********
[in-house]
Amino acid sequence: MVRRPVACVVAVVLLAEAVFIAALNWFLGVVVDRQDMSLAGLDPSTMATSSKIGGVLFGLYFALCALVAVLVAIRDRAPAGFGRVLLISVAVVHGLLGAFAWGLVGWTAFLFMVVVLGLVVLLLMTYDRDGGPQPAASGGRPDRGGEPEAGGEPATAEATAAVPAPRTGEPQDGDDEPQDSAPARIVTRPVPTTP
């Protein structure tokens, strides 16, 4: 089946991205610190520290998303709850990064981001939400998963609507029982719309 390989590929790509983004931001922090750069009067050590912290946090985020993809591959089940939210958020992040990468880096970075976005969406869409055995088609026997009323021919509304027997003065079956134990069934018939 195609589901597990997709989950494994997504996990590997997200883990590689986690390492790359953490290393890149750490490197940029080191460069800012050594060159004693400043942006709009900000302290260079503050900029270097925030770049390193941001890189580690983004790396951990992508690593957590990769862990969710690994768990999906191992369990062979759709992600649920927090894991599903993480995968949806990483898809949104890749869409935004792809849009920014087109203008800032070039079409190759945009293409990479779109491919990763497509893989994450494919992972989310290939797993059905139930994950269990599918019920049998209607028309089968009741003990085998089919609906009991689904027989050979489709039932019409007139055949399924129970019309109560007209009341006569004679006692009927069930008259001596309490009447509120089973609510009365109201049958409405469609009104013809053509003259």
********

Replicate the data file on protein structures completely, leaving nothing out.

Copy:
[in-house]
Amino acid sequence: MVRRPVACVVAVVLLAEAVFIAALNWFLGVVVDRQDMSLAGLDPSTMATSSKIGGVLFGLYFALCALVAVLVAIRDRAPAGFGRVLLISVAVVHGLLGAFAWGLVGWTAFLFMVVVLGLVVLLLMTYDRDGGPQPAASGGRPDRGGEPEAGGEPATAEATAAVPAPRTGEPQDGDDEPQDSAPARIVTRPVPTTP
């Protein structure tokens, strides 16, 4: 089946991205610190520290998303709850990064981001939400998963609507029982719309 390989590929790509983004931001922090750069009067050590912290946090985020993809591959089940939210958020992040990468880096970075976005969406869409055995088609026997009323021919509304027997003065079956134990069934018939 195609589901597990997709989950494994997504996990590997997200883990590689986690390492790359953490290393890149750490490197940029080191460069800012050594060159004693400043942006709009900000302290260079503050900029270097925030770049390193941001890189580690983004790396951990992508690593957590990769862990969710690994768990999906191992369990062979759709992600649920927090894991599903993480995968949806990483898809949104890749869409935004792809849009920014087109203008800032070039079409190759945009293409990479779109491919990763497509893989994450494919992972989310290939797993059905139930994950269990599918019920049998209607028309089968009741003990085998089919609906009991689904027989050979489709039932019409007139055949399924129970019309109560007209009341006569004679006692009927069930008259001596309490009447509120089973609510009365109201049958409405469609009104013809053509003259």